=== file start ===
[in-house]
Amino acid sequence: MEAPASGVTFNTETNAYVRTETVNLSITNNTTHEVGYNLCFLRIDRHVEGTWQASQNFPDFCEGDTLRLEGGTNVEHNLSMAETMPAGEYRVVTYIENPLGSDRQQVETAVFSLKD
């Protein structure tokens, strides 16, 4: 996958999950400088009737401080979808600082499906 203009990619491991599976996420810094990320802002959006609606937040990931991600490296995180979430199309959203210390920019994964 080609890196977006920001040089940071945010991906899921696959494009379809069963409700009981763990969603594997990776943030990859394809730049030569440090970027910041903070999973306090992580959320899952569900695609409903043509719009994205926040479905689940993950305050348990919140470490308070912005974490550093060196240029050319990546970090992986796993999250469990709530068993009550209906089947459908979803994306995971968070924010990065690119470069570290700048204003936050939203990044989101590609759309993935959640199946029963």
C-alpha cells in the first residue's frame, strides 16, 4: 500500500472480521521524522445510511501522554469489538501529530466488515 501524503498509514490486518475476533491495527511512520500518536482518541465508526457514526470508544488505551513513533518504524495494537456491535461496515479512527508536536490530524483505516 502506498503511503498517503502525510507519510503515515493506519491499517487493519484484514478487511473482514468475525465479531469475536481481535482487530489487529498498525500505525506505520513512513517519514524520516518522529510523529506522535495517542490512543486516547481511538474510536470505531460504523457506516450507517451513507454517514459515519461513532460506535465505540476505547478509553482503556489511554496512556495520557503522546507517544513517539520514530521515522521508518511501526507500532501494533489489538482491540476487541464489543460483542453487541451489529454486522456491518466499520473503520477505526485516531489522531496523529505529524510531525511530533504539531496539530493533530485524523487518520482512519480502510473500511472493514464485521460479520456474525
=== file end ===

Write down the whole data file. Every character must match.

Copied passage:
[in-house]
Amino acid sequence: MEAPASGVTFNTETNAYVRTETVNLSITNNTTHEVGYNLCFLRIDRHVEGTWQASQNFPDFCEGDTLRLEGGTNVEHNLSMAETMPAGEYRVVTYIENPLGSDRQQVETAVFSLKD
């Protein structure tokens, strides 16, 4: 996958999950400088009737401080979808600082499906 203009990619491991599976996420810094990320802002959006609606937040990931991600490296995180979430199309959203210390920019994964 080609890196977006920001040089940071945010991906899921696959494009379809069963409700009981763990969603594997990776943030990859394809730049030569440090970027910041903070999973306090992580959320899952569900695609409903043509719009994205926040479905689940993950305050348990919140470490308070912005974490550093060196240029050319990546970090992986796993999250469990709530068993009550209906089947459908979803994306995971968070924010990065690119470069570290700048204003936050939203990044989101590609759309993935959640199946029963």
C-alpha cells in the first residue's frame, strides 16, 4: 500500500472480521521524522445510511501522554469489538501529530466488515 501524503498509514490486518475476533491495527511512520500518536482518541465508526457514526470508544488505551513513533518504524495494537456491535461496515479512527508536536490530524483505516 502506498503511503498517503502525510507519510503515515493506519491499517487493519484484514478487511473482514468475525465479531469475536481481535482487530489487529498498525500505525506505520513512513517519514524520516518522529510523529506522535495517542490512543486516547481511538474510536470505531460504523457506516450507517451513507454517514459515519461513532460506535465505540476505547478509553482503556489511554496512556495520557503522546507517544513517539520514530521515522521508518511501526507500532501494533489489538482491540476487541464489543460483542453487541451489529454486522456491518466499520473503520477505526485516531489522531496523529505529524510531525511530533504539531496539530493533530485524523487518520482512519480502510473500511472493514464485521460479520456474525